Picnic benches are assembled for us on the gym floor. Every car party sits at their own picnic bench. We try to socialize with the guy who came closest to dying that day, but he’s reserved.

There is no taxi to be found to pick us up, and the poli­ce are long gone. Some people get picked up by their friends or partners, but they don’t offer us a ride.

I’m disappointed.

According to Rebecca Solnit’s A Paradise Built in Hell: The Ex­traordinary Communities That Arise in Disaster and Koki Tanaka’s participatory installation work Provisional Studies: Workshop #7 How to Live Together and Sharing the Un­known, catastrophes make for utopian moments of instant community.

My hazy recollection of Tanaka’s work brings to mind images of sleeping bags in naked, tiled rooms, truthful talk and significant silence in wobbly circles of polypropylene folding chairs.

An image of my father resurfaces. He’s making coffee whi­le telling me about Solnit’s observations of how it is often well-intending authorities that hinder the potential of strangers coming together after disasters. In this case the authorities weren’t around much, but they were around enough to prevent an emotion from arising for which, as Solnit puts it, “we don‘t even have a language […] in which the wonderful comes wrapped in the terrible.“

My shins and my chest hurt, and the PhD candidate seems too distressed to eat.

A journalist calls the PhD candidate on his phone. He’s surprised how the journalist got his phone number. I’m surprised he talks to the journalist. He tells them the who­le story, he tells them, we are still stuck in a gym with no way of knowing when or how we’ll get home. He asks the journalist to help us.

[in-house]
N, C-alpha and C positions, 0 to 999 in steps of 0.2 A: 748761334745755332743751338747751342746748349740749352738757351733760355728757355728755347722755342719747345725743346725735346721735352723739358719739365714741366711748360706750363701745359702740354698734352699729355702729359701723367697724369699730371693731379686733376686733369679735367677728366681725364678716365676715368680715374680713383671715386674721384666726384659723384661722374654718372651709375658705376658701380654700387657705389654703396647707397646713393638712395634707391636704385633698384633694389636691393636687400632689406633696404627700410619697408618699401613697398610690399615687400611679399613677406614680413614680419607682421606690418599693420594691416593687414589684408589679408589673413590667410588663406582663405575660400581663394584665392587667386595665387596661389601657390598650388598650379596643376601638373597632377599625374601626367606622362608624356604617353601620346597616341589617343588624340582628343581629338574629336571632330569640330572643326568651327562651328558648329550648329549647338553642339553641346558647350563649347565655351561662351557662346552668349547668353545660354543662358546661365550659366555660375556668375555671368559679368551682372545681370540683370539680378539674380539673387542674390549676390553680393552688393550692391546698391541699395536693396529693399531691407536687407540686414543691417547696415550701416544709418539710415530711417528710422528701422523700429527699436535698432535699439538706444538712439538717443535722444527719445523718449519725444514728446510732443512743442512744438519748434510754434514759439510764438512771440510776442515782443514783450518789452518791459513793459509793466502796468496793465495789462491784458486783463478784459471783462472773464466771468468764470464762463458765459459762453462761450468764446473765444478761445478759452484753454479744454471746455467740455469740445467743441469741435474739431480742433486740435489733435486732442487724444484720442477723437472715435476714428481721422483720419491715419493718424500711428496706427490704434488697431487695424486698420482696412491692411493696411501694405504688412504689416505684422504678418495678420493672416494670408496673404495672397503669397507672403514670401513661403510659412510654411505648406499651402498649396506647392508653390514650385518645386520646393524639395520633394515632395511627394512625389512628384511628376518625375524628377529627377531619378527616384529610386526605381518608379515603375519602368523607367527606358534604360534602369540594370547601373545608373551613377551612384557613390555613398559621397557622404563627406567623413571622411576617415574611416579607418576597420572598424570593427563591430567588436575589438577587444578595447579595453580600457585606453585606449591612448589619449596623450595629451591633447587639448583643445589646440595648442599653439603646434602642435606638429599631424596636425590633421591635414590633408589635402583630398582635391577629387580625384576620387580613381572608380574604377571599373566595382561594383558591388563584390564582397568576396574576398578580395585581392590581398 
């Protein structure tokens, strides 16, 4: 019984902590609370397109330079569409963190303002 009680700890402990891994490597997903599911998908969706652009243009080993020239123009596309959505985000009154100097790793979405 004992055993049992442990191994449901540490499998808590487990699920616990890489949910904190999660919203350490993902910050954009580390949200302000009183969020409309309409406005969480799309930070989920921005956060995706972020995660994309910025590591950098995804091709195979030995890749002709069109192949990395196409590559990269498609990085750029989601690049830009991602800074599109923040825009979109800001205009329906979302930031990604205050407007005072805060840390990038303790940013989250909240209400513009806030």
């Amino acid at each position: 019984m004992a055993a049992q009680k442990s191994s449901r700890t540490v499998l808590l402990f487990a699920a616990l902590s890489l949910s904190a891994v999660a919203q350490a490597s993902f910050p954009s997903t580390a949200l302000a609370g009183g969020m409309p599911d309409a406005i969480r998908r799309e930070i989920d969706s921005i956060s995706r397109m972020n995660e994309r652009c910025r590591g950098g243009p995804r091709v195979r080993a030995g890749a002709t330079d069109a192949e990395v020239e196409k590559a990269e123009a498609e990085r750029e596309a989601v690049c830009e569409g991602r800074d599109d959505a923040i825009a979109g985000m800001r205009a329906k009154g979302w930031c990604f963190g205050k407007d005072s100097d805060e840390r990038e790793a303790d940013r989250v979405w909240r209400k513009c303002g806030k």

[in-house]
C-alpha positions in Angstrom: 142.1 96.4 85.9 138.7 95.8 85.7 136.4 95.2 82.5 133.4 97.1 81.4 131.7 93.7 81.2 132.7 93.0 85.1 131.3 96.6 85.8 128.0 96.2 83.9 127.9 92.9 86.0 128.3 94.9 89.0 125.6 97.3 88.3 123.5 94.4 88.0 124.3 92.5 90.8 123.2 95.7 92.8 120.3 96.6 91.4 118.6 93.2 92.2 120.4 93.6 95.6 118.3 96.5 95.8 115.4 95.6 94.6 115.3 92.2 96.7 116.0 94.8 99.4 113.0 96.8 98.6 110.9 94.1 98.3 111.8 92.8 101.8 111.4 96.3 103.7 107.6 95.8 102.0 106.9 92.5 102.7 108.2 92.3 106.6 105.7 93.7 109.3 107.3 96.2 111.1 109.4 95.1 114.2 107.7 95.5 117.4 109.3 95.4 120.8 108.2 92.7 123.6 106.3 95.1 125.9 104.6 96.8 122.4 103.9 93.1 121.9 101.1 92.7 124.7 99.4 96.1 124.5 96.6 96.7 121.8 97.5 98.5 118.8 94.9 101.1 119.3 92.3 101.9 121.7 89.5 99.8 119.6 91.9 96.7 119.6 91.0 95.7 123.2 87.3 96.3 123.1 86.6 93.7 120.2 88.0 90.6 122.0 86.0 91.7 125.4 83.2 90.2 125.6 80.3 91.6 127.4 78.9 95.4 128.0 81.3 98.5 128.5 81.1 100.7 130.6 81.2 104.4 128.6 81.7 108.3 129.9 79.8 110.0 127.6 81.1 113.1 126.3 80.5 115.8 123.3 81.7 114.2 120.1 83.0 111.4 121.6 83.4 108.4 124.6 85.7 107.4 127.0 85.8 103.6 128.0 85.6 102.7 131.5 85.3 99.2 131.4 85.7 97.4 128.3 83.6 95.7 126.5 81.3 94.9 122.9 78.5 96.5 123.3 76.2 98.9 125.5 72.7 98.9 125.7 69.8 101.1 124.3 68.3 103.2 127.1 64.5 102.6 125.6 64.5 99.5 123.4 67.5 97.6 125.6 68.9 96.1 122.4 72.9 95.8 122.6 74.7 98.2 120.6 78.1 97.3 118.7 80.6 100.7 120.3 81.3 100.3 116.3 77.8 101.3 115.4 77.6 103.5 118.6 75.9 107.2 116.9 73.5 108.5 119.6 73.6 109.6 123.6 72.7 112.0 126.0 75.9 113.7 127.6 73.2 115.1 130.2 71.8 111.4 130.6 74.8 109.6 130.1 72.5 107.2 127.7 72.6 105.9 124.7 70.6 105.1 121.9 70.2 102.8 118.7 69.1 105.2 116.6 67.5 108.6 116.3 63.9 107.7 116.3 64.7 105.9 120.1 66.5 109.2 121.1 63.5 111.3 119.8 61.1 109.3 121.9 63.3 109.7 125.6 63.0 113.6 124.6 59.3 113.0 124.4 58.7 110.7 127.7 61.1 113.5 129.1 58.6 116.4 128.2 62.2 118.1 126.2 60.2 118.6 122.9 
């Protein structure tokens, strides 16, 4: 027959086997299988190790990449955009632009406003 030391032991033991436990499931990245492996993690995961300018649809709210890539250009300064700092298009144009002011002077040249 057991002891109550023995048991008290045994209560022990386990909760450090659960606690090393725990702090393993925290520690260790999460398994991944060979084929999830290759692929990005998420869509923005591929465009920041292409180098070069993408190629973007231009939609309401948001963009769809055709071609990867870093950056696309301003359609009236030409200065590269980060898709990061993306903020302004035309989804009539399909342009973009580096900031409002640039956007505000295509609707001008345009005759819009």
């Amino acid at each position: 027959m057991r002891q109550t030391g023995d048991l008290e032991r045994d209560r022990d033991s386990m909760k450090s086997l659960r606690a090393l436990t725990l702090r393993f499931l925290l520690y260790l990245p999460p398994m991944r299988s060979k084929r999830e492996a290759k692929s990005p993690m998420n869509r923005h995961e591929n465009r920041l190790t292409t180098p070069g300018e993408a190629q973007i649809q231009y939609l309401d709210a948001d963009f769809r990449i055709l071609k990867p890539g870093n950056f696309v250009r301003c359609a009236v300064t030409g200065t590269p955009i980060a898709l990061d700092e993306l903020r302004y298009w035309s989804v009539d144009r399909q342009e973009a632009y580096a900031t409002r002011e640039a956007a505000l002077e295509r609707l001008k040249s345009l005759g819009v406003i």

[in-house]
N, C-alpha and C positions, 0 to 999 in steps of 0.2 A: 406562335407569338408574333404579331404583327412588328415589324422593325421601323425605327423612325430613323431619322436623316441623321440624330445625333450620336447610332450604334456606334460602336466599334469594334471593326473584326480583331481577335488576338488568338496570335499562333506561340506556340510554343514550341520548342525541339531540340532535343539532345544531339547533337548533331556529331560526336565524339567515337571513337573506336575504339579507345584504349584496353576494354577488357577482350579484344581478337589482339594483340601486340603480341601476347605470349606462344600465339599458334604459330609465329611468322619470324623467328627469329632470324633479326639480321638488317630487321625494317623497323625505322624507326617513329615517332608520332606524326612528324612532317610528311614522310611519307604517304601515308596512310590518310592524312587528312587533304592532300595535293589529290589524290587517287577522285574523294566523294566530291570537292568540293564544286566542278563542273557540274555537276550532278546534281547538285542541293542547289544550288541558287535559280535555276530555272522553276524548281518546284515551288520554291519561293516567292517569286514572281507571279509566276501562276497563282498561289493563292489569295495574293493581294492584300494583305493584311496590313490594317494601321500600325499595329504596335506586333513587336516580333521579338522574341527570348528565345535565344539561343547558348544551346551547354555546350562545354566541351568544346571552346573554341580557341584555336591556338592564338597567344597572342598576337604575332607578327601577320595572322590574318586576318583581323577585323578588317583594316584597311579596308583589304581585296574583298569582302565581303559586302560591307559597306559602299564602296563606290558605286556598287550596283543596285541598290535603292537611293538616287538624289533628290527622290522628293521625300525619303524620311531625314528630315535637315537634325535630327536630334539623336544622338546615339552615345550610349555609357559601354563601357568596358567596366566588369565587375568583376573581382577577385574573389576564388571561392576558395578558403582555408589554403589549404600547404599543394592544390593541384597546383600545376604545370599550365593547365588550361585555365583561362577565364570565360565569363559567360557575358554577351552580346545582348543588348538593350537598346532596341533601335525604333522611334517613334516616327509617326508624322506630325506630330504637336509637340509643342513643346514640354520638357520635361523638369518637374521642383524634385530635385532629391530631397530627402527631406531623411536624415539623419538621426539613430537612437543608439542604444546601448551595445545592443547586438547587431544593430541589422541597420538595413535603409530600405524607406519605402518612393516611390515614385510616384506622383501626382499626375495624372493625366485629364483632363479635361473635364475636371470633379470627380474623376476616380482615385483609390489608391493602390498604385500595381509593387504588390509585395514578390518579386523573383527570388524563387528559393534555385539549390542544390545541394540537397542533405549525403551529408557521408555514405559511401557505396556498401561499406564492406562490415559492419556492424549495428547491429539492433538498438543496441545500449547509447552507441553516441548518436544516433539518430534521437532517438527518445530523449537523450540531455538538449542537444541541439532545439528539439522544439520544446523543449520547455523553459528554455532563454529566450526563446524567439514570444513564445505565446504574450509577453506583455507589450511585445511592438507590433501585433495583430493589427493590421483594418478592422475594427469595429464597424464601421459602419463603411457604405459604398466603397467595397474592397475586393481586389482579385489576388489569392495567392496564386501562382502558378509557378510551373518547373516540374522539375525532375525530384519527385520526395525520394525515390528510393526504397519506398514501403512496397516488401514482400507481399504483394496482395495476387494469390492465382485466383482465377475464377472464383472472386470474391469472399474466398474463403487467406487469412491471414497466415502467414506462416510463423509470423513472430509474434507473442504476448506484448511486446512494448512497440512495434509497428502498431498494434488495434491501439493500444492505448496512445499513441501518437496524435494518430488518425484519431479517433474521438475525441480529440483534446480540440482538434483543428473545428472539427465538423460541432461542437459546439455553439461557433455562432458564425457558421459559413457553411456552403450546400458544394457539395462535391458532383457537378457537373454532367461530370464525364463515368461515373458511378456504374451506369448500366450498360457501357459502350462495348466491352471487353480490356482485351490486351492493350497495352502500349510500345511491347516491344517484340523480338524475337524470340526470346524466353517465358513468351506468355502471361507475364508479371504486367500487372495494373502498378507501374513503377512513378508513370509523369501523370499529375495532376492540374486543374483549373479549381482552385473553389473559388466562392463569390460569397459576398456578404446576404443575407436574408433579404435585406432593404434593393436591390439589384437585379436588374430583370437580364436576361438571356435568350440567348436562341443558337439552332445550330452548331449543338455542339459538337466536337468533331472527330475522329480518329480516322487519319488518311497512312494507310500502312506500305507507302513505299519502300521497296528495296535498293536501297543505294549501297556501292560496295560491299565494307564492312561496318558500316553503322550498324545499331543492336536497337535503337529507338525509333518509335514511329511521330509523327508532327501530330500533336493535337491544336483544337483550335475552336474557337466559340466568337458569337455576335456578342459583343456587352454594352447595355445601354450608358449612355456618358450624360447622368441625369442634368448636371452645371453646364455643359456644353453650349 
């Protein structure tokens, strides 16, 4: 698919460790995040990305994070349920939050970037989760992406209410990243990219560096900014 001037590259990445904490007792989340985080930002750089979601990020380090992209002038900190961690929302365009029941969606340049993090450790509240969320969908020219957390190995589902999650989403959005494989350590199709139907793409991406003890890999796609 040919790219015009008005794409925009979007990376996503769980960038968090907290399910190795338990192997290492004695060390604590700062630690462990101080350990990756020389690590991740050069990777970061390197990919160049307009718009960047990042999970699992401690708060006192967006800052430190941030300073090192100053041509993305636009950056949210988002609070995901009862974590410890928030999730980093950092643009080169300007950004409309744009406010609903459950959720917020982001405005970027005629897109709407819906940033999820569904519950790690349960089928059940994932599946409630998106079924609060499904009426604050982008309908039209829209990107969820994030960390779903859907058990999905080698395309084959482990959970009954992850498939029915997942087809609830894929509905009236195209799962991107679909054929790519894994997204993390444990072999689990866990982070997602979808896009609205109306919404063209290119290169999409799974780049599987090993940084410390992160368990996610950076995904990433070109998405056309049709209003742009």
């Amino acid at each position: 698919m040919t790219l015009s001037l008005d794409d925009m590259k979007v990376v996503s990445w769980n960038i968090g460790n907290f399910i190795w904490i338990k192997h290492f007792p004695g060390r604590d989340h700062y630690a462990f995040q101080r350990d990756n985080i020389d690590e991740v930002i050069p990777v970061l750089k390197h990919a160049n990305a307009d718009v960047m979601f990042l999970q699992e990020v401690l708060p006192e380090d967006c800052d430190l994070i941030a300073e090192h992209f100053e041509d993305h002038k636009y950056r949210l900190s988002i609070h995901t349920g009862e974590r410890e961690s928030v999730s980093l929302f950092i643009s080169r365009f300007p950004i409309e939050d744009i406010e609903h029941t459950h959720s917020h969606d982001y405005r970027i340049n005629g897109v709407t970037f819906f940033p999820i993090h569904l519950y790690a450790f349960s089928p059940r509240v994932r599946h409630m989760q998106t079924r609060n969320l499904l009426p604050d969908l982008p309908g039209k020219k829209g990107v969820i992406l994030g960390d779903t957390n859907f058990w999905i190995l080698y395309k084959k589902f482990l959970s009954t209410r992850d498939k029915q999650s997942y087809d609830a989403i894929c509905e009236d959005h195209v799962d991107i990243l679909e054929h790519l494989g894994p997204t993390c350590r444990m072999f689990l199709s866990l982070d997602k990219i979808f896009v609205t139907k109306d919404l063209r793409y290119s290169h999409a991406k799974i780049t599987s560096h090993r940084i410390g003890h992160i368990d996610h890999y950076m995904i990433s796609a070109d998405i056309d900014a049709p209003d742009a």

The journalist asks for his photo.

I do feel a bond with my two fellow passengers. “It’s crazy how the only reference point to a situation like this are movies,” says the film studies PhD candidate. I think back to the business student, who filmed the scene with his phone, who captured the PhD student searching for his shoes in the snow, me screaming every time a new car rushed into the pile-up, first hugging myself against the blustering wind, then hugging a crying stranger, and an American teenage couple with too much black eyeliner repeatedly saying, “We don’t know where we are. We are not from here.”

Maybe for some people this recording will be a reference point.

Finally, one of the gym guys makes an announcement:

“The boys will arrive at 6 pm for soccer practice.”




Solnit, Rebecca, A Paradise Built in Hell: The Extraordinary Communities That Arise in Disaster, Penguin Books, 2010

Tanaka, Koko, Provisional Studies: Workshop #7 How To Live Together and Sharing the Unknown, 2017, Skulptur Projekte 2017, Münster

*1989 in Konstanz, lebt in Berlin 

Undine Sommer ist Videokünstlerin. Der Alltag ist ihr Rohmaterial, seine stumm geschalteten Möglichkeiten ihr Antrieb. Indem sie Choreographien und imaginäre Narrative in faktenbasierte Geschichten webt, dramatisiert sie die Gesten der Erinnerung. Sie porträtiert Körper, verstrickt in Geschichte und Konflikte, um deren verwirrenden und aufwühlenden Wirkungen zu bewahren und zu artikulieren. Im Jahr 2020 hat sie ihren Master (MFA) in Studio Arts/Film Production an der Concordia University in Tiohtià:ke/Montreal und 2015 den Diplomabschluss in Freie Kunst an der HBK Braunschweig erworben.